Afghanistan veterans are full of questions

Afghanistan war
Picture credit: Image by WikiImages from Pixabay

Afghanistan veterans are full of questions now that the Taliban have taken over the country. Why were the interpreters not immediately brought to the Netherlands? Why weren’t the Taliban overpowered? Was it all for nothing? These are questions that are difficult to answer, but they are being discussed at the Veterans Meeting Centre in Den Bosch.

Veterans meeting center

And talking is very important, says chairman and veteran Jeroen Stam (52). That is why there was an extra meeting on Sunday. All the concerns regarding Afghanistan and its take over are discussed openly in a safe environment.

Miseries faced by the army in Afghanistan 

Jeroen sits with six other veterans under a party tent on Sunday afternoon for the meeting. Jeroen spent four months in Kabul and Kandahar in 2011. As a logistician, he spent four months in misery.

“I got a Kalashnikov in my back. Also, I saw someone blow themselves up in front of our gate. We were under fire,” the veteran begins his misery list. Jeroen also added that when his father died during the mission and he could not go home. “The Afghans at the airport wouldn’t let me go,” he says.

Post-traumatic disorder 

Once home, Jeroen had to deal with post-traumatic stress disorder (PTSD). The stress manifests itself in many ways, he explains candidly. “If someone of a different ethnicity walks past my house, I immediately think: why is he walking here, does he know I was in Afghanistan? But I don’t trust an open skylight either.”

According to Jeroen, a sniper could be sitting there. And he certainly doesn’t trust a drain cover. “I will never drive over that again. There could be a bomb under there.”

All this makes him feel unsafe in his own environment. That is why the meetings for veterans are important. “Here we can relax, where we feel safe,” he says.

“Was all this for nothing?”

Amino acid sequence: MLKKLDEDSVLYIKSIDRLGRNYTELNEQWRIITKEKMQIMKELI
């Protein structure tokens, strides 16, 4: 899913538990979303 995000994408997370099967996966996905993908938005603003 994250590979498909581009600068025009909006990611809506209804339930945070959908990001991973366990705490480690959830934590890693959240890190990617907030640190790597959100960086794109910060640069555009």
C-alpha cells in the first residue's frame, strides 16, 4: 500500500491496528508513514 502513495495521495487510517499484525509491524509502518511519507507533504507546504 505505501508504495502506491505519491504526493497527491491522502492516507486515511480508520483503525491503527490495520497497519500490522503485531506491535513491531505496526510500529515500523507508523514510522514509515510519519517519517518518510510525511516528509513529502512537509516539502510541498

Afghanistan veterans feel the need to talk. “You can’t turn on the TV without seeing news regarding Afghanistan. Our heads are full,” Jeroen says. “We made the Afghans get used to freedom and security. 25 Dutch soldiers were killed there. Was all this for nothing?”

The current issue causes worry for Jeroen and other veterans. “No, during that time, it was not for nothing. There was a result, but what happens now?” The question is whether those few years of freedom were worth 25 Dutch lives. Jeroen compares the mission in Afghanistan with the Second World War. “The Americans and Canadians came to liberate us. It cost a lot of lives, but they succeeded. During that time, our mission was suspended due to politics. Now all our efforts seem to have failed. The Taliban is still not eradicated.”

“If they call tomorrow, I’ll be ready.”

Those who now think that all that is discussed at the veterans’ meeting is doom and gloom are wrong. “Everything is discussed here. We are not a mental health institution where you only have half an hour. With us, you are a person with a story. You are always welcome here.” The past few days, aid workers have been present to offer extra support to the veterans, says Jeroen.

Afghanistan is in Jeroen’s heart, by the way. Despite his PTSD, he would love to go back. “If they call tomorrow, I’ll be ready.”


Translated by: Anitha Sevugan

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